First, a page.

KUALA LUMPUR: The Health Ministry confirmed an outbreak of 15 cases of malaria among the Semai orang asli tribe in Pos Lenjang, Kuala Lipis, Pahang.
“Malaria cases were reported from two villages after microscopic tests were carried out on 393 orang asli from July 11 till July 15 this year,“ said director-general of Health, Datuk Dr Noor Hisham Abdullah.
He said 11 malaria cases were reported in Serdang villages and the rest in Pagar village.
“All victims were hospitalised for treatment and in stable condition”, Hisham said.
“It has been reported by the District Health Office Kuala Lipis that some of the victims, among four to 10-year-olds are hospitalised and getting treatments at the Hospital Kuala Lipis,“ Hisham said.
He added that the cause of the infection has yet to be found and still under investigation because there has not been any reported case of malaria for the last eight years and the last reported cases was in 2011.
The state health department activated the Bilik Gerakan Wabak on July 12 to eradicate the disease.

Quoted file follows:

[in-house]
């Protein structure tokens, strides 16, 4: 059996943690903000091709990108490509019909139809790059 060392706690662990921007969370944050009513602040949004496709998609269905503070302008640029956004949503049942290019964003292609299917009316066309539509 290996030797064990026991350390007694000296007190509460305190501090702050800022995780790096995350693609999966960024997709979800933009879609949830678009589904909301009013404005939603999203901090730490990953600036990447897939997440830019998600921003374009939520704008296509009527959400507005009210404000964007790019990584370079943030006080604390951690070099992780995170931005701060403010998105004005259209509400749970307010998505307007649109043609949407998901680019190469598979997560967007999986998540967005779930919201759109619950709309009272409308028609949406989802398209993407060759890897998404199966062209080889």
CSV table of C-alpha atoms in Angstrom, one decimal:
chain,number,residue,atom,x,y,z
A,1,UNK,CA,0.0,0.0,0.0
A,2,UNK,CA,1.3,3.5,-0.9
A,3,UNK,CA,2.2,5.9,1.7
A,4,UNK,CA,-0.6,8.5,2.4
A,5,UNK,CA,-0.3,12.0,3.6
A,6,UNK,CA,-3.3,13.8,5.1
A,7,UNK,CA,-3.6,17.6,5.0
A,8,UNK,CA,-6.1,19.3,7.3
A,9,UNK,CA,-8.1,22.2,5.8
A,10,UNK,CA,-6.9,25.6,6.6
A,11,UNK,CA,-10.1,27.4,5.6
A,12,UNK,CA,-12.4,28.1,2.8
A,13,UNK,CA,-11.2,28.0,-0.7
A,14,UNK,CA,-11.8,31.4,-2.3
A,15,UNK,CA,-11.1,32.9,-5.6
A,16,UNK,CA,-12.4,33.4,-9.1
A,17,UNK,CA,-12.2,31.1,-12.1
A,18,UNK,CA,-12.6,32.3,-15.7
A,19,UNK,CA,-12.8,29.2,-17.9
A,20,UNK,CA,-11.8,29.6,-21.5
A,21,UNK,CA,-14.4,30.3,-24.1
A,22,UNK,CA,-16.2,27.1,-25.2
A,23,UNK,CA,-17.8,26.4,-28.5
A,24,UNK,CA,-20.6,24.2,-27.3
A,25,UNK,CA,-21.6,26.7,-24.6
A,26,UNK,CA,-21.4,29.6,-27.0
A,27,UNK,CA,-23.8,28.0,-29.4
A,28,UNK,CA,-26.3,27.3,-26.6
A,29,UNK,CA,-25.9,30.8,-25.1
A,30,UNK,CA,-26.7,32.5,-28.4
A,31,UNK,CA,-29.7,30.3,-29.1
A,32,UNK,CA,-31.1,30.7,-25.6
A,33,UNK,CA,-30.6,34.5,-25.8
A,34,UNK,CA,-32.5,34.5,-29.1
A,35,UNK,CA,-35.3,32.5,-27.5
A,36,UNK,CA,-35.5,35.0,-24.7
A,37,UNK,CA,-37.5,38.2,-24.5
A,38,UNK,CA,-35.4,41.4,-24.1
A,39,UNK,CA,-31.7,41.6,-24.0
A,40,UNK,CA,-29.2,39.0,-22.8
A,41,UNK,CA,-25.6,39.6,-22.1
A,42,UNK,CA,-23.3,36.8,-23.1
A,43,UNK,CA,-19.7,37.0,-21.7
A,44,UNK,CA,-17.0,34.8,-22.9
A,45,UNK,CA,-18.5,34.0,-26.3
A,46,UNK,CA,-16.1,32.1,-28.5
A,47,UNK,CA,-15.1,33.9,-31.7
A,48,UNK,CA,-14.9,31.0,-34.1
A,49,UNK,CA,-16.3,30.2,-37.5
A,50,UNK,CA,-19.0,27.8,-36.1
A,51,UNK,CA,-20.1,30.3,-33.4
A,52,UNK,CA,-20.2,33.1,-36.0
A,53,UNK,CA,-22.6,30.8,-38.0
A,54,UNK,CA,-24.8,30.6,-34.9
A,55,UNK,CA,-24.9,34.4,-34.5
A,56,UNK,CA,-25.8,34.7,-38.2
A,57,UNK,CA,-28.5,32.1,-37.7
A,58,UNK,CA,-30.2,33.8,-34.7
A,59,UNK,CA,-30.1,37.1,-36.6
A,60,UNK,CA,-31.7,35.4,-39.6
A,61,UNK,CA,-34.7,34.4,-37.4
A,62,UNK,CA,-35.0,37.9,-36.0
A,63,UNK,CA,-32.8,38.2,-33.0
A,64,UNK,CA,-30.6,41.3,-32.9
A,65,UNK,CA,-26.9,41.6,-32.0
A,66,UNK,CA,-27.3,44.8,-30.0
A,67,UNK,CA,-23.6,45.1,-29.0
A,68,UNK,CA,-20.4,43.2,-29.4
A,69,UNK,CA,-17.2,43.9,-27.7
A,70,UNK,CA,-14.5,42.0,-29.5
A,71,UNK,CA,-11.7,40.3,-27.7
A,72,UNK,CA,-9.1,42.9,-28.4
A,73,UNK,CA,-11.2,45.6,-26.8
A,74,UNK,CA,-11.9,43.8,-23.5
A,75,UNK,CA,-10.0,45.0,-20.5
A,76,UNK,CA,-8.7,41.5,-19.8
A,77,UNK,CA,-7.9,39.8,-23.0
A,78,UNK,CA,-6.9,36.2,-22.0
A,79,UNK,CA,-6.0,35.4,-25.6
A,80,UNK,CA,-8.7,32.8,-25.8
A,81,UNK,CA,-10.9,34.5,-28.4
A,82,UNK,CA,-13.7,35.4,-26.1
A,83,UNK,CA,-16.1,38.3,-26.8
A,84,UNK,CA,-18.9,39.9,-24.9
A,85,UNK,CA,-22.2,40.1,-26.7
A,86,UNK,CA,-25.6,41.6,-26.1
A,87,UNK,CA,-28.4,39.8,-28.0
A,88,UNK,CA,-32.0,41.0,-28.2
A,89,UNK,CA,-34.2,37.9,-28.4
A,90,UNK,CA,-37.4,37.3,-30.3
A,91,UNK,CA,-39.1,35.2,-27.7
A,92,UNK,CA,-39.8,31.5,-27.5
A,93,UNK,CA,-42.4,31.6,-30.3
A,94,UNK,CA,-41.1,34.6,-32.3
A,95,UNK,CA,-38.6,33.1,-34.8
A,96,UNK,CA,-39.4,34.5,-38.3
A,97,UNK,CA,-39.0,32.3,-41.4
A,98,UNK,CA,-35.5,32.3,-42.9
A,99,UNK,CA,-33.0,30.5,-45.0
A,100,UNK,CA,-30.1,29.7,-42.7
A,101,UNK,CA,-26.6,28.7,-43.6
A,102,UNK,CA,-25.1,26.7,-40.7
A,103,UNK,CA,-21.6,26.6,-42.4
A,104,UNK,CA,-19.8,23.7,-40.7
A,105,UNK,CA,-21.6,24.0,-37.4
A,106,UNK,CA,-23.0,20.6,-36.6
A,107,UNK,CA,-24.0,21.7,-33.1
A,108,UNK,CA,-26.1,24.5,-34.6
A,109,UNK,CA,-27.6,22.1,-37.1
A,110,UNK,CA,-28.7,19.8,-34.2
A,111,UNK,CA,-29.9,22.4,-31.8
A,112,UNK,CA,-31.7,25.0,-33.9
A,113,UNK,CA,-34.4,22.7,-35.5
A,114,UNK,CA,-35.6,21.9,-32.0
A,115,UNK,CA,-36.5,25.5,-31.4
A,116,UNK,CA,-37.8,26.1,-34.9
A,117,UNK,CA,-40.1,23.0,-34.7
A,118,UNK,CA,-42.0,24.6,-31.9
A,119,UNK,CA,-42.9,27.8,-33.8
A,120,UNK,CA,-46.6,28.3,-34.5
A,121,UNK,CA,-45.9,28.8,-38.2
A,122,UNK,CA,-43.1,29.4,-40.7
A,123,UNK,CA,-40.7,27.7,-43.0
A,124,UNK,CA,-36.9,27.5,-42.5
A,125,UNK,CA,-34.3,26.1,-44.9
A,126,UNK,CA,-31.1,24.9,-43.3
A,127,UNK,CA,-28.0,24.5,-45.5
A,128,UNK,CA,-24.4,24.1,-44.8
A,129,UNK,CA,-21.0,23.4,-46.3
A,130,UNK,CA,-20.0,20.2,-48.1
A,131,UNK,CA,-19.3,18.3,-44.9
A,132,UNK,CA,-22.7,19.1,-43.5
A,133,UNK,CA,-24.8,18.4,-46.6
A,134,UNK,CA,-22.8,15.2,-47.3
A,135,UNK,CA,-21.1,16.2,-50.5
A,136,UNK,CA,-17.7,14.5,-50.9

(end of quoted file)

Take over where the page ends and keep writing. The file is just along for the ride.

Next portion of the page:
“PKD Kuala Lipis will be responsible for monitoring and analysing dengue prevention, active case detection and control activities in the state.”
Hisham said PKD has initiated the indoor residual spraying and distributing mosquito nets to the villagers there.
“The state health department has urged villagers to reduce night activities in nearby jungle areas and also made villagers aware on the need to wear full clothing and to use anti mosquito repellent.
Health Minister Datuk Seri Dr Dzulkefly Ahmad confirmed the recent outbreak of malaria among orang asli villagers in Kuala Lipis, Pahang during the press conference after the launching ceremony of the 33rd Scientific Meeting for Malaysian Society of Pharmacology and Physiology.
Also present was Prof Datuk Dr Adeeba Kamarulzaman, Dean of the Universiti Malaya faculty of medicine and an infectious disease specialist said the Plasmodium vivax malaria with which orang asli had been diagnosed with is less life-threatening than others.